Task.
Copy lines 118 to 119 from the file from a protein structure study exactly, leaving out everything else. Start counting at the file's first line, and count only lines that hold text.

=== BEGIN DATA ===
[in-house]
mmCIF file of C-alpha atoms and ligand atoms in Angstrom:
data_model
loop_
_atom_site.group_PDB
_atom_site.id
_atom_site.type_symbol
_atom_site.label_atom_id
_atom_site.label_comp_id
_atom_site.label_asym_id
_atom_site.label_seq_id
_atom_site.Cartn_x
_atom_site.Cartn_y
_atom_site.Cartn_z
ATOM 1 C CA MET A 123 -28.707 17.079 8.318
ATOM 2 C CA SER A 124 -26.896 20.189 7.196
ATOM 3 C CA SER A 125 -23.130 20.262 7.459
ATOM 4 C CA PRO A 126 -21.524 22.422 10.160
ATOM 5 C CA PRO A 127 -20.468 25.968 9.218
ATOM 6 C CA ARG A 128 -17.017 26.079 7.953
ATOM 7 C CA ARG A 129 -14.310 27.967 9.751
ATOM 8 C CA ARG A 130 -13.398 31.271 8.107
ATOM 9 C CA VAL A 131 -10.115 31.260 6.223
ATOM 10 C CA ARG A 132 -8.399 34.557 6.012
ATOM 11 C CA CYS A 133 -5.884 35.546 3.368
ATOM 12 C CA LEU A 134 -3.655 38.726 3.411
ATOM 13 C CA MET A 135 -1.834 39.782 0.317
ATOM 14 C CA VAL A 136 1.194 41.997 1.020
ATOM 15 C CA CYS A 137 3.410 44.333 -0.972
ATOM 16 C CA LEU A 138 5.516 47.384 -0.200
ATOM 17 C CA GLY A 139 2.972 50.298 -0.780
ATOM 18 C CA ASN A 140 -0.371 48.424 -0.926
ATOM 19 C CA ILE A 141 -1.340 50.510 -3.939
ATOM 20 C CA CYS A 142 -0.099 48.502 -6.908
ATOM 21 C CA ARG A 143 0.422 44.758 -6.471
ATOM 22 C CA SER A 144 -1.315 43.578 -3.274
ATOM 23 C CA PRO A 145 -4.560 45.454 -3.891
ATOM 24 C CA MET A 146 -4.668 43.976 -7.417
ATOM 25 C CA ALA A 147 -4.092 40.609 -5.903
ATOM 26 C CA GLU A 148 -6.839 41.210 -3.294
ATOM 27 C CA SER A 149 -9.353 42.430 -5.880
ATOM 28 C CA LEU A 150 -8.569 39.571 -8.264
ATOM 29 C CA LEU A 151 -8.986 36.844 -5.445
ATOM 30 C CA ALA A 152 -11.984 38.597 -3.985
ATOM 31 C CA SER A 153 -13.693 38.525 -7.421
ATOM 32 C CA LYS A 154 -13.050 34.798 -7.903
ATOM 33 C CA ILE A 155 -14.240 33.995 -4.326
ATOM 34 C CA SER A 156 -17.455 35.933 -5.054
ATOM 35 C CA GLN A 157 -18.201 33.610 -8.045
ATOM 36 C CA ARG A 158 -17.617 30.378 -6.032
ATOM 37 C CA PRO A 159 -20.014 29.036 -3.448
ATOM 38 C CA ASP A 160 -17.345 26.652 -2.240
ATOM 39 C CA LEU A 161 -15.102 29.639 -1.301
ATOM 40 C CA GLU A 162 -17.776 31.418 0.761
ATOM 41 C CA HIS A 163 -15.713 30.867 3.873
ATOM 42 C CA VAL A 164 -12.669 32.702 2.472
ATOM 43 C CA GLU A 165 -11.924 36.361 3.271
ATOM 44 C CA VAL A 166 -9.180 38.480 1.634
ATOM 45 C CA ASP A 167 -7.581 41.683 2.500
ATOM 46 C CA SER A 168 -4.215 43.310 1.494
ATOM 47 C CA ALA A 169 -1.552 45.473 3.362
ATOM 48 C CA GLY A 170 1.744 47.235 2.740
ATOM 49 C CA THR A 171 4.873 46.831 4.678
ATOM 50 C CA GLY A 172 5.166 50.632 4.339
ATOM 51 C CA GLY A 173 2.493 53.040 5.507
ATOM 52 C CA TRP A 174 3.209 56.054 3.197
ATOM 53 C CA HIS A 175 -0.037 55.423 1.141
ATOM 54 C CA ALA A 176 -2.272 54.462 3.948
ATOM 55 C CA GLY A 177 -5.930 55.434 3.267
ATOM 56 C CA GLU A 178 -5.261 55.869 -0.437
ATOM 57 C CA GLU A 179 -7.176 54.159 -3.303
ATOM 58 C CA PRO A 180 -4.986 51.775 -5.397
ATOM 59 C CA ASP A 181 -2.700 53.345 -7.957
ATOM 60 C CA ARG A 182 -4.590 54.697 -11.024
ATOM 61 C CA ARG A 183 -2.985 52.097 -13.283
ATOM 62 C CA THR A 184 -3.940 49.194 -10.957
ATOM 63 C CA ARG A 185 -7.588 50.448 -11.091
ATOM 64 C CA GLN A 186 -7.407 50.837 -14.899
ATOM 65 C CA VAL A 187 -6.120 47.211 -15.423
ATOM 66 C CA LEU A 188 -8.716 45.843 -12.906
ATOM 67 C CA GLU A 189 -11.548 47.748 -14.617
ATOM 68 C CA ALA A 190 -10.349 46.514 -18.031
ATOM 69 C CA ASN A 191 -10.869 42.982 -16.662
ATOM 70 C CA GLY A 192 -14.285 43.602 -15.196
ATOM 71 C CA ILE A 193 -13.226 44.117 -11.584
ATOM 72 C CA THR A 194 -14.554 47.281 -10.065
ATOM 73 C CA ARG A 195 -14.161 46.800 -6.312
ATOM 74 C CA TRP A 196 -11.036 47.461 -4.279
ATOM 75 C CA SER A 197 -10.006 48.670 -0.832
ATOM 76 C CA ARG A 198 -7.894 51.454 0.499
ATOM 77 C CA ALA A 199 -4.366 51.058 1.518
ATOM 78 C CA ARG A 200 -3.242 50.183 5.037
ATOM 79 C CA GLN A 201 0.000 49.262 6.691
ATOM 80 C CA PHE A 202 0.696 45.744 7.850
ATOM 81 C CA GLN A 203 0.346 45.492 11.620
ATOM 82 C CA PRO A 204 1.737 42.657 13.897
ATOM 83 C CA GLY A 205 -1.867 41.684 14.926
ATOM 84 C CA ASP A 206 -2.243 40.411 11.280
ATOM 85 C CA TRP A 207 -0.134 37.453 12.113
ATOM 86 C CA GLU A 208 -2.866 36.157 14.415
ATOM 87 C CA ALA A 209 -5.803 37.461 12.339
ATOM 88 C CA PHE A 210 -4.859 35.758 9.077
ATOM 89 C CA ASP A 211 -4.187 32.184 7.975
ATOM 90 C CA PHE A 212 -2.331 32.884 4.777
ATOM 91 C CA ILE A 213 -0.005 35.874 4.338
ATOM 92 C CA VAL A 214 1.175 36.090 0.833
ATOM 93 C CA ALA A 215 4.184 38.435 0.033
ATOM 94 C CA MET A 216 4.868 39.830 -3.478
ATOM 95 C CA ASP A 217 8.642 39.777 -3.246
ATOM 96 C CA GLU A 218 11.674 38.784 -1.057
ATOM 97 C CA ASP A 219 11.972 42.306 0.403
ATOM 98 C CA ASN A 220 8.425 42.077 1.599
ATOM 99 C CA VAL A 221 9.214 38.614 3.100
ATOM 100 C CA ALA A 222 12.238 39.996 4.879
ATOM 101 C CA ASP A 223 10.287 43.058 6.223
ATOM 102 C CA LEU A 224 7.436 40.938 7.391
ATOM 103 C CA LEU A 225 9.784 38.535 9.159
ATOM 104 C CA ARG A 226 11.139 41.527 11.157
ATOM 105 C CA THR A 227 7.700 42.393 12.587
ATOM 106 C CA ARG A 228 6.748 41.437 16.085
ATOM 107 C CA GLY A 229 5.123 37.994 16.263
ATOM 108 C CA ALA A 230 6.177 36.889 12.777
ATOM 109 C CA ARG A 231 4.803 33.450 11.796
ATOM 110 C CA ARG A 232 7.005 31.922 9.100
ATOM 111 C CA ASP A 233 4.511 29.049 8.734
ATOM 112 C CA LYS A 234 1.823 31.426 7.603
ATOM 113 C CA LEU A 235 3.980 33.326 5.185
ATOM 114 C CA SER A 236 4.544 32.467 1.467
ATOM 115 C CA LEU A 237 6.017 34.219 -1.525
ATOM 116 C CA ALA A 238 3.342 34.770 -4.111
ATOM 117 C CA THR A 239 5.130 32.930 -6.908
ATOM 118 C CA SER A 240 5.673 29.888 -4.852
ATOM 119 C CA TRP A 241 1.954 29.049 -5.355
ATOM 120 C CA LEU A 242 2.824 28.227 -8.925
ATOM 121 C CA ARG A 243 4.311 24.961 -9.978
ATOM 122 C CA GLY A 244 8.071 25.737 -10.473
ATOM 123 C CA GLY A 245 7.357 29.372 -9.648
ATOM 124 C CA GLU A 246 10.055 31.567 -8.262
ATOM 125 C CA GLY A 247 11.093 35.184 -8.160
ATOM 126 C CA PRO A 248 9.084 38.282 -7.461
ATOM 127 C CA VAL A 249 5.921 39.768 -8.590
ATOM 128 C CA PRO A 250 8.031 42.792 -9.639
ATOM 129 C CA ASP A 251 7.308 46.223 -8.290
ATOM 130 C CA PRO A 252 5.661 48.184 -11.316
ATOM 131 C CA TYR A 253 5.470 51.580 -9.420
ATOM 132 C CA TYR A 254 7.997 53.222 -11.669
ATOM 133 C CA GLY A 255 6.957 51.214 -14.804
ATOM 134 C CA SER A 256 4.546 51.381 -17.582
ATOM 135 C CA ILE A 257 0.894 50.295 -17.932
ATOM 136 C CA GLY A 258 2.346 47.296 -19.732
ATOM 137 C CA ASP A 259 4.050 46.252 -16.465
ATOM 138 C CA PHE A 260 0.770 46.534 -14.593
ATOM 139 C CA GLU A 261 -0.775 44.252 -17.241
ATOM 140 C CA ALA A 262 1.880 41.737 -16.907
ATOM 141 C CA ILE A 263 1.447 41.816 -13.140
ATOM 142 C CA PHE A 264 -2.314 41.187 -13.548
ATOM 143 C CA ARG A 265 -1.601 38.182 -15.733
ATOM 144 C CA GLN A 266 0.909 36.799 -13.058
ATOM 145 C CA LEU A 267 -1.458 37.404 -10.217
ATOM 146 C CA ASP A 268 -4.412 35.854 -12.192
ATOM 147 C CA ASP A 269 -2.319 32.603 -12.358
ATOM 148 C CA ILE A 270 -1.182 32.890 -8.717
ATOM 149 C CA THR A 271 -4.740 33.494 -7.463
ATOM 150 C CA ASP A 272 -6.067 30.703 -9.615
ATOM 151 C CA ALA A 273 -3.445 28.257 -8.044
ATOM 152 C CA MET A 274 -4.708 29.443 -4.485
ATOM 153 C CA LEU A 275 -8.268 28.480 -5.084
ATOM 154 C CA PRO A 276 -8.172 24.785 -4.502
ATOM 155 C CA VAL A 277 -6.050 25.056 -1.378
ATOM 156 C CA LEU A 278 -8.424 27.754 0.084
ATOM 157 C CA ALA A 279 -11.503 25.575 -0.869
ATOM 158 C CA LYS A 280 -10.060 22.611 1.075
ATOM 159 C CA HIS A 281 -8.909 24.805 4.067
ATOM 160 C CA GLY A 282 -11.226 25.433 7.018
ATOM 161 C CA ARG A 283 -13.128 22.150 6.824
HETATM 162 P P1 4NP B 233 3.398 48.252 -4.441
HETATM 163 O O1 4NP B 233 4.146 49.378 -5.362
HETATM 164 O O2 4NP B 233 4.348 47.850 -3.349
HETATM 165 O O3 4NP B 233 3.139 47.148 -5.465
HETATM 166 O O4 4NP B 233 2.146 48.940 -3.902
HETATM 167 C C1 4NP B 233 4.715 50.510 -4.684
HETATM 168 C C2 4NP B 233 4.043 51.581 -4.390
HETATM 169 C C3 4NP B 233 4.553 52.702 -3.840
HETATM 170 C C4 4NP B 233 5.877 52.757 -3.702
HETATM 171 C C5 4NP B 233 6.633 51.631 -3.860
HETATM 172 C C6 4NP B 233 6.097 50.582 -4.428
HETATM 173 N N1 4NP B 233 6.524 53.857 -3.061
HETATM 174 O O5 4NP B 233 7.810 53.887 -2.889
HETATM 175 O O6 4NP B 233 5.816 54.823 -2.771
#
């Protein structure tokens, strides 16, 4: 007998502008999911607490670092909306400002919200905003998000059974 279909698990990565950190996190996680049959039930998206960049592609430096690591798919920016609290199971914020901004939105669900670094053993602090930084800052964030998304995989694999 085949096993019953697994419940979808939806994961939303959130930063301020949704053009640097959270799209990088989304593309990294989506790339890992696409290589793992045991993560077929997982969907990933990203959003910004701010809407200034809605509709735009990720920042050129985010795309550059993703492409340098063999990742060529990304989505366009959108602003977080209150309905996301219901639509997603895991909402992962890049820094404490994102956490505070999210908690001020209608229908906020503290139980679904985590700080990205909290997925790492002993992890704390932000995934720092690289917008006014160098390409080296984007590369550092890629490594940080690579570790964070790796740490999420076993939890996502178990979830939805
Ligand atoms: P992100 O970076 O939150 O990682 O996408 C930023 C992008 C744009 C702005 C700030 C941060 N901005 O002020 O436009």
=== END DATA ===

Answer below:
ATOM 104 C CA ARG A 226 11.139 41.527 11.157
ATOM 105 C CA THR A 227 7.700 42.393 12.587